Yesterday, my E and F keys stopped working. I took it back in and again was asked if there had been water damage and I again said no.  I asked him if there could be something "serious" going on since first the track pad, now this.  As he was running a quick diagnostic test, he said everything else looked perfect and then told me that they'd fix the keyboard within 48 hours and that it would be covered under my warranty. I noticed on the receipt I signed that without warranty, it would cost $200something. Later that I night I received a call that there was "some evidence" of water damage and that my only option was to allow them to send it to the repair center for $775.  I repeatedly asked him what sort of "liquid damage" and he simply said there was some "corrosion" but did not mention that a strip had changed colors or anything like that.

     

    I went to pick it up today and asked him if ANYTHING else could have caused this since I have never had any liquid near my computer.  He showed me a photo, which just looked like a bunch of dust that had come in through the vent! He told me it was "dry" liquid damage and had probably been there for a while. When it became apparent that he was not going to budge on this accusation, I asked him if he could meet me halfway between not fixing it and charging me almost 800 dollars.  I of course offered to pay the $200something for the new keyboard outside of warranty and he kept telling me that it was simply their "policy" to fix all the parts that are vulnerable to liquid and I had no option of only buying the keyboard. Why is this the policy? No straight answer. I also asked him repeatedly why they didn't see any evidence of water damage when they fixed the track pad if the water damage had truly been there for a while. Again, no straight answer. Just a lot of smugness and refusal to sympathize with my situation-- I work from home and need my computer. I am also back in school and can't spare almost $800 to fix a problem that should not cost over $300, according to their own prices. I'm guessing he simply believe me, which I guess I understand. However, after all of this I can't help but feel paranoid and start wondering if THEY did something to it, or if they accidentally switched parts with another damage computer when they fixed my track pad! I know that sounds crazy, but that's how sure I am that I haven't damaged my laptop.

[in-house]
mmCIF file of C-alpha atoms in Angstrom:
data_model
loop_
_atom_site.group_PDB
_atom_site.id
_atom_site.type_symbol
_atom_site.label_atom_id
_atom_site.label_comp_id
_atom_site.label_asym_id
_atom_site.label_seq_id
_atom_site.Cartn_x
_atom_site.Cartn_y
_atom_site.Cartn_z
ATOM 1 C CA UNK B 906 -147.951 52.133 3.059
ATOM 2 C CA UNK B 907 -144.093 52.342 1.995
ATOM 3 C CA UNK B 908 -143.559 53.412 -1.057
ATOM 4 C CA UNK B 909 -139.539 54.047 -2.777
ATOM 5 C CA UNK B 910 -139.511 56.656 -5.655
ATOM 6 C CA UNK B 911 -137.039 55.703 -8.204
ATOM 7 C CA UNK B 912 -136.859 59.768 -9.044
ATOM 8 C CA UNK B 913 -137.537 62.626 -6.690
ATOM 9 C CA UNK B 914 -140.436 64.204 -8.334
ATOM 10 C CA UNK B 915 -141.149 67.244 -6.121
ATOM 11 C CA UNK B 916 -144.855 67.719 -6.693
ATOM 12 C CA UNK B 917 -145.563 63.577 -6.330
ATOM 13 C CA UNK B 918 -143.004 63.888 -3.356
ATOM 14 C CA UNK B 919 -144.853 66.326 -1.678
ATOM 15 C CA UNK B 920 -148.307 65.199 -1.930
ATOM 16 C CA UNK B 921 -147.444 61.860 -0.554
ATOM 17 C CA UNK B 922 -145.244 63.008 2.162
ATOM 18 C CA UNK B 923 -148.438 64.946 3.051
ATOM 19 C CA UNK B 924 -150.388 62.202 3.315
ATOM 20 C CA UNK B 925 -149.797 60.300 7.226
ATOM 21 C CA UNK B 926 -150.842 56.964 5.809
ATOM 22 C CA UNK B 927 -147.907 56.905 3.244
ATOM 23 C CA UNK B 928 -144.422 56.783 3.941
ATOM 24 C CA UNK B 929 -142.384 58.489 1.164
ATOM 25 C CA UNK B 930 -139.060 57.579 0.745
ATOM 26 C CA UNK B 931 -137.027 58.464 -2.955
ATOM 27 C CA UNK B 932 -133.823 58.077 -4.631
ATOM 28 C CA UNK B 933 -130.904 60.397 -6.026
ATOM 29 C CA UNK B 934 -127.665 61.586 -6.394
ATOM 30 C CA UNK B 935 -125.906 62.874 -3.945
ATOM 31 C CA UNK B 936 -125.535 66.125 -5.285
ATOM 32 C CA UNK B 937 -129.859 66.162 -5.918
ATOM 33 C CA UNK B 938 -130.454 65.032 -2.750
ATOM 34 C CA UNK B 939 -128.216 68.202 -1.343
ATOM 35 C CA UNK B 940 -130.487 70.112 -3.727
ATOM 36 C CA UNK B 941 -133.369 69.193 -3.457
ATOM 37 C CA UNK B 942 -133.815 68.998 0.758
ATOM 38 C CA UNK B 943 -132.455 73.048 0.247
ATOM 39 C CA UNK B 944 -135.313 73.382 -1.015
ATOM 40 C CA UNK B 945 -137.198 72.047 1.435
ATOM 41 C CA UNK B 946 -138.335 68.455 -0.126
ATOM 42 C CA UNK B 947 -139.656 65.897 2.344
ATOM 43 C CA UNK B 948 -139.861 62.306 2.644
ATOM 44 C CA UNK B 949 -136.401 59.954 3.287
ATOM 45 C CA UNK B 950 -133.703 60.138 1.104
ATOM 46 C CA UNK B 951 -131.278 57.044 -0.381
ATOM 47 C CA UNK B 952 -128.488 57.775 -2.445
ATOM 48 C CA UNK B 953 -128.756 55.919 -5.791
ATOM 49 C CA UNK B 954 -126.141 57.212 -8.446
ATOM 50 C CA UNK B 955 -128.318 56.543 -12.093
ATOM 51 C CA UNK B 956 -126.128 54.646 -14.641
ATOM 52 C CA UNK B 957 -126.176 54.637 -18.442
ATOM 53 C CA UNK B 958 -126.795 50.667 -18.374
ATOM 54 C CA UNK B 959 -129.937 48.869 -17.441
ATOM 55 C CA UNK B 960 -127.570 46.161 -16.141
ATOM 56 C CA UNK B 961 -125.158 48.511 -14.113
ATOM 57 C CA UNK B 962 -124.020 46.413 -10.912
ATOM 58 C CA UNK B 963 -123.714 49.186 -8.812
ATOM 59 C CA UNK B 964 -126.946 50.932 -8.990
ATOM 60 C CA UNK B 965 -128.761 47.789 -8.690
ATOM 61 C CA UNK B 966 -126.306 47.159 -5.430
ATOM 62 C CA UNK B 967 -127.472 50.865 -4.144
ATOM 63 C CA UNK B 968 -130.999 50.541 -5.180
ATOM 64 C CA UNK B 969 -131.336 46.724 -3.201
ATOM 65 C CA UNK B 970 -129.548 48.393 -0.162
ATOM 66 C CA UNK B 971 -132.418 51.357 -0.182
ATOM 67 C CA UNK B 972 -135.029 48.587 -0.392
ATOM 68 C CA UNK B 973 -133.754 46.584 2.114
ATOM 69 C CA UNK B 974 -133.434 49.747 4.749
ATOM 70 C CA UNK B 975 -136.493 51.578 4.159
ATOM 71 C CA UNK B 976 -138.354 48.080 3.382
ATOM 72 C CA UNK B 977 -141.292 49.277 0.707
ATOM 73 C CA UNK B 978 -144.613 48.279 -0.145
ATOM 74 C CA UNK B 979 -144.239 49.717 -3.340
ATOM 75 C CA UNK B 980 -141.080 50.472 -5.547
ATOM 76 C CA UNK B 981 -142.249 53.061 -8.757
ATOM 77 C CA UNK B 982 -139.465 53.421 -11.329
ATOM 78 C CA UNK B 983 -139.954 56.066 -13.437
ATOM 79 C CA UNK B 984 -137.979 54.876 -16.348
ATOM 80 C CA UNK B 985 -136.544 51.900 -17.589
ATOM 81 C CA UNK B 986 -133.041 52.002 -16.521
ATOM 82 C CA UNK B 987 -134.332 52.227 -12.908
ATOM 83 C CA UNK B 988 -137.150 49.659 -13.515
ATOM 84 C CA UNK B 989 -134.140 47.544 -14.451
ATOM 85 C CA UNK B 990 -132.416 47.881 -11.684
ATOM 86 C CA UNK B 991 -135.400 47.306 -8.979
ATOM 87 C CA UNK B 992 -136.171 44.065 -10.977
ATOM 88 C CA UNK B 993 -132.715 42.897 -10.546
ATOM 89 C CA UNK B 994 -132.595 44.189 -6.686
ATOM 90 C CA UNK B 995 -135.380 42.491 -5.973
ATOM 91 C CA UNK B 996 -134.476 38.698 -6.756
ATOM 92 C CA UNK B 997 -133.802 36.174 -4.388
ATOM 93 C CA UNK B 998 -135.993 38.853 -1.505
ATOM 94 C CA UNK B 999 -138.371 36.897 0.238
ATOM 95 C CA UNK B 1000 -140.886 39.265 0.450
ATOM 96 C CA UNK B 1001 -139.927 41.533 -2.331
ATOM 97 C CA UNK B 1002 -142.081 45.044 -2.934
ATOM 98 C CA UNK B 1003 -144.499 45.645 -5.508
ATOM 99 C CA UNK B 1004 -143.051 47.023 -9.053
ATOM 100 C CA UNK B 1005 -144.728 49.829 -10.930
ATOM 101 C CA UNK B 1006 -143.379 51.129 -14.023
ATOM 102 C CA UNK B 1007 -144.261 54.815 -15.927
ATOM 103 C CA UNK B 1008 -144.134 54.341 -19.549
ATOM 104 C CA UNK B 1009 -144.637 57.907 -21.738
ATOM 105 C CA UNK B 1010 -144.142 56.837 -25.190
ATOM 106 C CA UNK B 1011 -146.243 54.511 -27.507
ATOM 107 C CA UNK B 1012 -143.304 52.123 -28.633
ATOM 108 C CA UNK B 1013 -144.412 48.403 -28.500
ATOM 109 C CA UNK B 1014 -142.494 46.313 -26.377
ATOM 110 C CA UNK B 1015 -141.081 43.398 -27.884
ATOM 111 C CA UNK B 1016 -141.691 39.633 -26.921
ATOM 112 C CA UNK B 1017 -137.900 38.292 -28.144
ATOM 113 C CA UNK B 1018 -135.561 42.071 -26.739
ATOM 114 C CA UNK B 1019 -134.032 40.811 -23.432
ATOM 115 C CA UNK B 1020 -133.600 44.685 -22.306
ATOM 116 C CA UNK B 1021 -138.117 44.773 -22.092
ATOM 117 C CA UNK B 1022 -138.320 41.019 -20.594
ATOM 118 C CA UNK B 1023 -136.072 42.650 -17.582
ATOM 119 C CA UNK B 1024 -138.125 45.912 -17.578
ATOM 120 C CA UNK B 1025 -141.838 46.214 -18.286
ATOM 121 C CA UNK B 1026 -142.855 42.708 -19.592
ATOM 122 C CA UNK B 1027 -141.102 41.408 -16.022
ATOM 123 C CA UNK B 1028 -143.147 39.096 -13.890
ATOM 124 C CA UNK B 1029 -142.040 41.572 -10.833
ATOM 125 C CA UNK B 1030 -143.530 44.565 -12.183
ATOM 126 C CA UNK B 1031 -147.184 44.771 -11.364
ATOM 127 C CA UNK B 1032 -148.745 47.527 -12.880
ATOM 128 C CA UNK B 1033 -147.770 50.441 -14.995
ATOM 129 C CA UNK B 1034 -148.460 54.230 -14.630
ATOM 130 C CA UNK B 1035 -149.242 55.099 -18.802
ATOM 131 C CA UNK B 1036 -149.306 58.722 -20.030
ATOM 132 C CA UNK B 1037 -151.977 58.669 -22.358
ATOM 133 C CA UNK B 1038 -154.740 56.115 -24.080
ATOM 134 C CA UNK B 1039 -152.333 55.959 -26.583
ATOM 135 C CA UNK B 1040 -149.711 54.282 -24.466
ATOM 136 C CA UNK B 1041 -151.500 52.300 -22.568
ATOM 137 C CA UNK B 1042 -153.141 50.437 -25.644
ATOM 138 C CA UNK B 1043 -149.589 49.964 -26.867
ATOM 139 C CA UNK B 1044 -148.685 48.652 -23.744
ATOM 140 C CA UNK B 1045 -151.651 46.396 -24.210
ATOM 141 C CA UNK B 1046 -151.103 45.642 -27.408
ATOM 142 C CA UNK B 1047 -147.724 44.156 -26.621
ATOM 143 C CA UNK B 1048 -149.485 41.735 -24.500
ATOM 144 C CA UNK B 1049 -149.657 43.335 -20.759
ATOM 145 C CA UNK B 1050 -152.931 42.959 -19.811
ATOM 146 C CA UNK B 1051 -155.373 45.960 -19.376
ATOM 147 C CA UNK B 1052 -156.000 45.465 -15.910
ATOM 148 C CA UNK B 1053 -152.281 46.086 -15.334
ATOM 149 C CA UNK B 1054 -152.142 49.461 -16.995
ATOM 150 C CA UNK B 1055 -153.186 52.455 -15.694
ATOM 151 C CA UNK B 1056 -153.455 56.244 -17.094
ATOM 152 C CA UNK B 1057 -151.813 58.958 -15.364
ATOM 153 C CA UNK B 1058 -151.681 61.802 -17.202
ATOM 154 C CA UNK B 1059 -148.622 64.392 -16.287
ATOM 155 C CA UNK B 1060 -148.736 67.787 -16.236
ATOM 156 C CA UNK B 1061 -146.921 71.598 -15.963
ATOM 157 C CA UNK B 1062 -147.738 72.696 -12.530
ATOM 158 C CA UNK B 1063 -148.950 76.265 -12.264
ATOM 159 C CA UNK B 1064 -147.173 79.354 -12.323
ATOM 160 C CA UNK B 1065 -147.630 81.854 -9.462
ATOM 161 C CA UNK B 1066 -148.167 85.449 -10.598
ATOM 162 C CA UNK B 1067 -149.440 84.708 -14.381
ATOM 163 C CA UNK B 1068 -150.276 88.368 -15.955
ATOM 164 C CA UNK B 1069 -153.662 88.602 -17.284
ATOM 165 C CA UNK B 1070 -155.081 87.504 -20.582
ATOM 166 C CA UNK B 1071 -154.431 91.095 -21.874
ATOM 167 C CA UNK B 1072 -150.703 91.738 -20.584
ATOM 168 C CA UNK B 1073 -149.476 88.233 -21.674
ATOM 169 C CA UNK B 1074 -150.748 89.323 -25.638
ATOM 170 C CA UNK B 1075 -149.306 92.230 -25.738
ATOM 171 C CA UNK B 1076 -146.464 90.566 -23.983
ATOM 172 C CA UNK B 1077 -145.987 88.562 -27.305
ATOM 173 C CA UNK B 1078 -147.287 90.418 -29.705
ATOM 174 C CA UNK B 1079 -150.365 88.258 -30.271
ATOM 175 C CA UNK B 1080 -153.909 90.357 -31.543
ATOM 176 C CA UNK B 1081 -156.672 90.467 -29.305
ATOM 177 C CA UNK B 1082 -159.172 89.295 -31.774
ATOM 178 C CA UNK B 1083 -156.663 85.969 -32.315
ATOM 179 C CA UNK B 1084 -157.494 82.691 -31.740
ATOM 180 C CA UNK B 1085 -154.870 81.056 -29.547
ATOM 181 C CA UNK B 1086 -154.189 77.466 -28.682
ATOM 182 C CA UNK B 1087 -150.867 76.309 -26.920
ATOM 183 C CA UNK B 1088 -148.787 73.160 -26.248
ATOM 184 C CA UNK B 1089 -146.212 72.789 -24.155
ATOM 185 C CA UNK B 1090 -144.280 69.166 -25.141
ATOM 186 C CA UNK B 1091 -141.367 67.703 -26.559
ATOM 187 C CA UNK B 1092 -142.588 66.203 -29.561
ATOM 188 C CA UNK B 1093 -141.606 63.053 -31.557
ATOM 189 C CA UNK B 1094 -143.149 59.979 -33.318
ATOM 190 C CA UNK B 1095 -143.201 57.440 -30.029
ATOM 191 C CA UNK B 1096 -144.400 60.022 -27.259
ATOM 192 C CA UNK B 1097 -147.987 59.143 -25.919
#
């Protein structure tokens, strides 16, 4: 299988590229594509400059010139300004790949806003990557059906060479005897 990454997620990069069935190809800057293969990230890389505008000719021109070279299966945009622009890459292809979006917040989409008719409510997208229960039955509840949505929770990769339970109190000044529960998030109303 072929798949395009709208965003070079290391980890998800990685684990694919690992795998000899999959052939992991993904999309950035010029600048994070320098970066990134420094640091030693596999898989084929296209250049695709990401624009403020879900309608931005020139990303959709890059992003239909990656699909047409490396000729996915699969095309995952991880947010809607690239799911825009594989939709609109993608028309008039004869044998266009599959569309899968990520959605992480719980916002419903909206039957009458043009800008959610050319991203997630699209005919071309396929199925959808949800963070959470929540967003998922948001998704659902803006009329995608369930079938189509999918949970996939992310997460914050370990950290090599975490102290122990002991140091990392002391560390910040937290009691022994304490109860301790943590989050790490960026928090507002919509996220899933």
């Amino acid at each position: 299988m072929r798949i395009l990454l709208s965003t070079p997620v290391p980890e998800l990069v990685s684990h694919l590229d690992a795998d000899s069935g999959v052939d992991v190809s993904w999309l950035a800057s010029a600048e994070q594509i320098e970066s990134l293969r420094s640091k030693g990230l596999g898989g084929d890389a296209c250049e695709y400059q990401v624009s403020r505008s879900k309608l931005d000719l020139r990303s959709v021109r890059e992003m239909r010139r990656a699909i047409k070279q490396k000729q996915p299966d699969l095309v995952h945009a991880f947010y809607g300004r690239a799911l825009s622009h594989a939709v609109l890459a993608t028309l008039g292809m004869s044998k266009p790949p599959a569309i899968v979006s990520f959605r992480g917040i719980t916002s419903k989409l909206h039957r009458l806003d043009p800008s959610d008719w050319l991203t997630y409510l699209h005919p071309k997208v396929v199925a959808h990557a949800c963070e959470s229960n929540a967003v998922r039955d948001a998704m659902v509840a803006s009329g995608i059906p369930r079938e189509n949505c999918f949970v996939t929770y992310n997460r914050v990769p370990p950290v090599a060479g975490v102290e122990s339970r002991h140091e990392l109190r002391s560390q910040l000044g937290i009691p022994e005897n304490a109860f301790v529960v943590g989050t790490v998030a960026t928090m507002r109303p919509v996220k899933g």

I am absolutely livid. I have spent thousands on Apple products and convinced many people in my life to switch to Mac and to invest in iphones. My biggest sell has been the fantastic repair center/customer service. Because I work from home, I had to take my laptop home with the broken keyboard and buy a cheap microsoft keyboard to use for now.  I do plan to keep following up on this, becase something just doesn't seem right, but I fear that it's hopeless.

     

    Does anyone who's posted on here with similar issues have any good advice?

  • sanjampet Level 5 Level 5 (6,890 points)
    Currently Being Moderated